Punk rock of ages

Pasatiempo - - Restaurant Review -

that about ev­ery 30 years, Amer­i­can pol­i­tics shift to­ward the right, and in re­sponse, rock mu­sic trends a lit­tle more to­ward the anti­estab­lish­ment. The 1950s saw a surge in the pop­u­lar­ity of rock ’n’ roll, in some ways a youth-cul­ture re­sponse to a racially di­vided nation — an av­enue, how­ever nar­row and rife with ap­pro­pri­a­tion, to some sem­blance of cre­ative and so­cial equal­ity.

Skip ahead to the 1980s and the birth of hard­core punk. The Rea­gan years pro­vided vol­umes of fod­der for dis­en­fran­chised kids and young adults — some of them white, male sub­ur­ban­ites just an­gling to piss off their par­ents, some just want­ing a re­lease, and oth­ers sick­ened by pub­lic pol­icy and hop­ing to af­fect real change.

The bands they lis­tened to were never short on grist for the spiked-wrist­band mill. From Dead Kennedys’ “We’ve Got a Big­ger Prob­lem Now” and Bad Brains’ “Big Takeover” to Youth Bri­gade’s “Moral Ma­jor­ity” and MDC’s “Bye Bye Ron­nie,” a mu­si­cal sub­cul­ture could be heard gnash­ing back against The Man in the grim­i­est of clubs and the stateliest of homes. Around the same time, hip-hop pi­o­neers Grand­mas­ter Flash and the Fu­ri­ous Five re­leased “The Mes­sage,” with its le­gendary re­frain, “Don’t push me ’cause I’m close to the edge, I’m try­ing not to lose my head, It’s like a jun­gle some­times it makes me won­der how I keep from go­ing un­der …” And po­lit­i­cal hip-hop was born.

I can’t dis­count the hip­pie years be­tween rock ’n’ roll and a hard­core place. It was an era rife with lightly strummed folk-protest songs and psych-rock an­thems that of­ten bred more drug use than use­ful dis­sent. (Sorry if you were at Wood­stock or lied and said you were, but keep­ing to the 30-year the­ory, I have to leave these great mu­si­cians and my thoughts re­gard­ing them for an­other time. You, too, met­al­heads).

So here we are in 2010, three decades af­ter the re­lease of The Ra­mones’ fifth stu­dio al­bum, the Phil Spector-pro­duced backpedal­ing in a new po­lit­i­cal soup you can con­ve­niently hate, love, or fear from the com­fort of your own home via com­put­ers, smart phones, iPads, and cable-news talk­ing heads.

The way young peo­ple pri­mar­ily com­mu­ni­cate and so­cial­ize now — through the In­ter­net — has had as much of an im­pact on pol­i­tics as it’s had on the cre­ation, dis­sem­i­na­tion, and ap­pre­ci­a­tion of mu­sic. Af­ter the elec­tion re­sults rolled in last Tues­day, friends of mine, young and old, be­gan post­ing vin­tage videos and lyrics from Rea­gan-era punk bands on so­cial net­works. There was noth­ing new to be said or sung, ap­par­ently. It was more ef­fi­cient to just re­cy­cle the past in the ser­vice of ex­press­ing frus­tra­tion over the present. The 21st cen­tury and the tech­no­log­i­cal con­ve­niences it pro­vides have cre­ated a dearth of ag­gres­sive, quick ’n’ dirty, po­lit­i­cally charged mu­sic. How­ever im­me­di­ate the In­ter­net makes some mu­sic seem, the bulk of what it of­fers, es­pe­cially punk rock, is crap.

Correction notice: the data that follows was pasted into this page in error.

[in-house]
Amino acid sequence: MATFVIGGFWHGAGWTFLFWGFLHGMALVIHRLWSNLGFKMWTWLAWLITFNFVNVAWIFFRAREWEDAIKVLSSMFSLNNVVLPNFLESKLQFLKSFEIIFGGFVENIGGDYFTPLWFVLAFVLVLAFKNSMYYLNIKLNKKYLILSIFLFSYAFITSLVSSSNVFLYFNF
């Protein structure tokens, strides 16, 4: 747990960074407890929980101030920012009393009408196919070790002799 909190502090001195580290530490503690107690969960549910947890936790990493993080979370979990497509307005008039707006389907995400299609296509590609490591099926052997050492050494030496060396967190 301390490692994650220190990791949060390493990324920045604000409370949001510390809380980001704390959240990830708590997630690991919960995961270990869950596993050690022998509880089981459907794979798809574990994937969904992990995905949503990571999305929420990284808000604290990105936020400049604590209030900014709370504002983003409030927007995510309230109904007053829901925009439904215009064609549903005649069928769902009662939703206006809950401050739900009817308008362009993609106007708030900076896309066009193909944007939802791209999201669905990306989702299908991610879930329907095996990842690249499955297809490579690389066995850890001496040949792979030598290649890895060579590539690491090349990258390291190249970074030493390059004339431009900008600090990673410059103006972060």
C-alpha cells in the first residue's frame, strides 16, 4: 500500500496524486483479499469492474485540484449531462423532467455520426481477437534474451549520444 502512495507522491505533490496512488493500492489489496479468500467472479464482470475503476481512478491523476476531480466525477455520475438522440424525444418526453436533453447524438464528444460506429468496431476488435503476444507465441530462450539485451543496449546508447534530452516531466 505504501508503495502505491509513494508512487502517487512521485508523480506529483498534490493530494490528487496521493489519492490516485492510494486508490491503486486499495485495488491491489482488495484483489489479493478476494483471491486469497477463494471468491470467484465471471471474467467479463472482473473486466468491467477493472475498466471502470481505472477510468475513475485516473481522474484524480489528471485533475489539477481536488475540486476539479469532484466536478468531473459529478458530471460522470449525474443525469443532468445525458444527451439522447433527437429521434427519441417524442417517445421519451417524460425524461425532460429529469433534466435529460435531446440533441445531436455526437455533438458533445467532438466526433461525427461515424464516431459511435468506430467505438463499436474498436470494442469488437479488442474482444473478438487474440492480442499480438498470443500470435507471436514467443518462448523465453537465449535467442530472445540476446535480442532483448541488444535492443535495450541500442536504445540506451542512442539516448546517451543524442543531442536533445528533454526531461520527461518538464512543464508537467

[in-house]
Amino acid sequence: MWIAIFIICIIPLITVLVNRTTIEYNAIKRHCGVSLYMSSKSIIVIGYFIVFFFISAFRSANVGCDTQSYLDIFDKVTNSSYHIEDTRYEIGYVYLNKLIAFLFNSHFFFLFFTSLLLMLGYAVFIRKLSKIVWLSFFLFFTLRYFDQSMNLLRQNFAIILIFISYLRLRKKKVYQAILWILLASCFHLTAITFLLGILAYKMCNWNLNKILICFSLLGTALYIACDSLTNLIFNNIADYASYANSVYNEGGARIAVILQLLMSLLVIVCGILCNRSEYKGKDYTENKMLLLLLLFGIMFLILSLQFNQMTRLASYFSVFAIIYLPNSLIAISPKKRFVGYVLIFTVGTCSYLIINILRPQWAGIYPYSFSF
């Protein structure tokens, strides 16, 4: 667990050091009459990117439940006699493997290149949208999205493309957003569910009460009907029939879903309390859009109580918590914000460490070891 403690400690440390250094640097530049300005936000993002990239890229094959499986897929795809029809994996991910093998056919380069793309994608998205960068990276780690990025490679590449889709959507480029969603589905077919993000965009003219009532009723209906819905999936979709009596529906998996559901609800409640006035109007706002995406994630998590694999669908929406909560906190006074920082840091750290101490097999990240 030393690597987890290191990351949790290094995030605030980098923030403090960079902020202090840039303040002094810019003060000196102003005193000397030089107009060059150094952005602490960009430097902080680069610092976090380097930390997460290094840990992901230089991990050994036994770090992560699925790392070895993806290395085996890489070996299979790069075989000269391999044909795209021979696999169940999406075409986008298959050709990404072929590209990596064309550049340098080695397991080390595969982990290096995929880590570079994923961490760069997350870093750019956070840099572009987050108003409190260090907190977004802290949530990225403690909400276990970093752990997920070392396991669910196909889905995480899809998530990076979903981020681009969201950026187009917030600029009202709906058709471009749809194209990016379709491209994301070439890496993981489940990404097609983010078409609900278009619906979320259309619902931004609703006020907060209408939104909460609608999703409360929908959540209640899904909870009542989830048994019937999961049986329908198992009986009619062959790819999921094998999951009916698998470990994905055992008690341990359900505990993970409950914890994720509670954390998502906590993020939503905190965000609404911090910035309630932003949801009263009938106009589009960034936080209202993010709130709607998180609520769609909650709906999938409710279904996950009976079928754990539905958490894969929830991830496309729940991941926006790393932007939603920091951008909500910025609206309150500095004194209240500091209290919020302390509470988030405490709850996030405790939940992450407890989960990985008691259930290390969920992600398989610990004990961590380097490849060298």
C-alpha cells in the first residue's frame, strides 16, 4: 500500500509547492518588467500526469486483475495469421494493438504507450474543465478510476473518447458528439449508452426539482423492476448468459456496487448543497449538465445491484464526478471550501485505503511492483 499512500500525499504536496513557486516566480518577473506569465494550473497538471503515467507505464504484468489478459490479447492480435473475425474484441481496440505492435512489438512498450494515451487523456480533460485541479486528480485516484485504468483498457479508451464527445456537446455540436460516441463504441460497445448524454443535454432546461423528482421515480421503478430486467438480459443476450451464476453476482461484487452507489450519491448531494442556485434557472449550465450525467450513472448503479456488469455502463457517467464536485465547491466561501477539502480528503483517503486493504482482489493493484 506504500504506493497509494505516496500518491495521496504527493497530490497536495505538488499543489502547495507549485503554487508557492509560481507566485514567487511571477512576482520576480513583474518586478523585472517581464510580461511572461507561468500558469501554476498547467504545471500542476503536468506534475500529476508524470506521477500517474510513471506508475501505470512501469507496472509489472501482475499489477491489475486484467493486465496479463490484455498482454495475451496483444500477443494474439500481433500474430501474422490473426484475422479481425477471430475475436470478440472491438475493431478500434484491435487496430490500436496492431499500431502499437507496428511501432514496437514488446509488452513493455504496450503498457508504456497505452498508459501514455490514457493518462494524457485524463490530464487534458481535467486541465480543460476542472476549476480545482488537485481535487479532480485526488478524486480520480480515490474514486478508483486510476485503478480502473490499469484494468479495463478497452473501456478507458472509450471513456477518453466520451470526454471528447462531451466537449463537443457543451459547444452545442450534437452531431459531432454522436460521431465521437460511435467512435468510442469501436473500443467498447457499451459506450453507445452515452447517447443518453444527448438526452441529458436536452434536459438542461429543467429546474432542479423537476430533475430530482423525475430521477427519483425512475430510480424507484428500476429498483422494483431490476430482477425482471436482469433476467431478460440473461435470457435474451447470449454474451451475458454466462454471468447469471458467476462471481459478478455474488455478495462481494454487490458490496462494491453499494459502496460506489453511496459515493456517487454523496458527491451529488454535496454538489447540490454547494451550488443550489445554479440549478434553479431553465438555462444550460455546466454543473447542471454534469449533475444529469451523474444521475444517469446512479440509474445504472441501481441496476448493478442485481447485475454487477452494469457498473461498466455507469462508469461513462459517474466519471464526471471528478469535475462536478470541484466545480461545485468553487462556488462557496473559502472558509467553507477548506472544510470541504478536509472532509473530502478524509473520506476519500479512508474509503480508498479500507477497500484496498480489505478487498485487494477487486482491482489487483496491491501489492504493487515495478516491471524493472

So, where do we go from here in the next 30-year cy­cle? Who’s bring­ing the sub­ver­sion, and who’s con­struct­ing the next au­di­ble wall of angst that moves peo­ple to chal­lenge and in­tim­i­date the sta­tus quo be­yond its wildest ex­pec­ta­tions? An old friend ex­plained to me a few days ago that the re­sults of the midterm elec­tions have an up­side: it’s a great op­por­tu­nity for a true punk-rock resur­gence. Not one that ends up on Broad­way or the MTV Video Mu­sic Awards, but one that stirs a younger gen­er­a­tion to take con­trol of its destiny by im­pugn­ing its flawed lead­er­ship — con­ser­va­tive or pro­gres­sive, punk doesn’t dis­crim­i­nate — in cre­ative, and some­times un­pop­u­lar, ways. And be­sides, if we older folks can’t peel our asses away from

long enough to vote, we’re gonna need all the help we can get, and soon.

— Rob DeWalt

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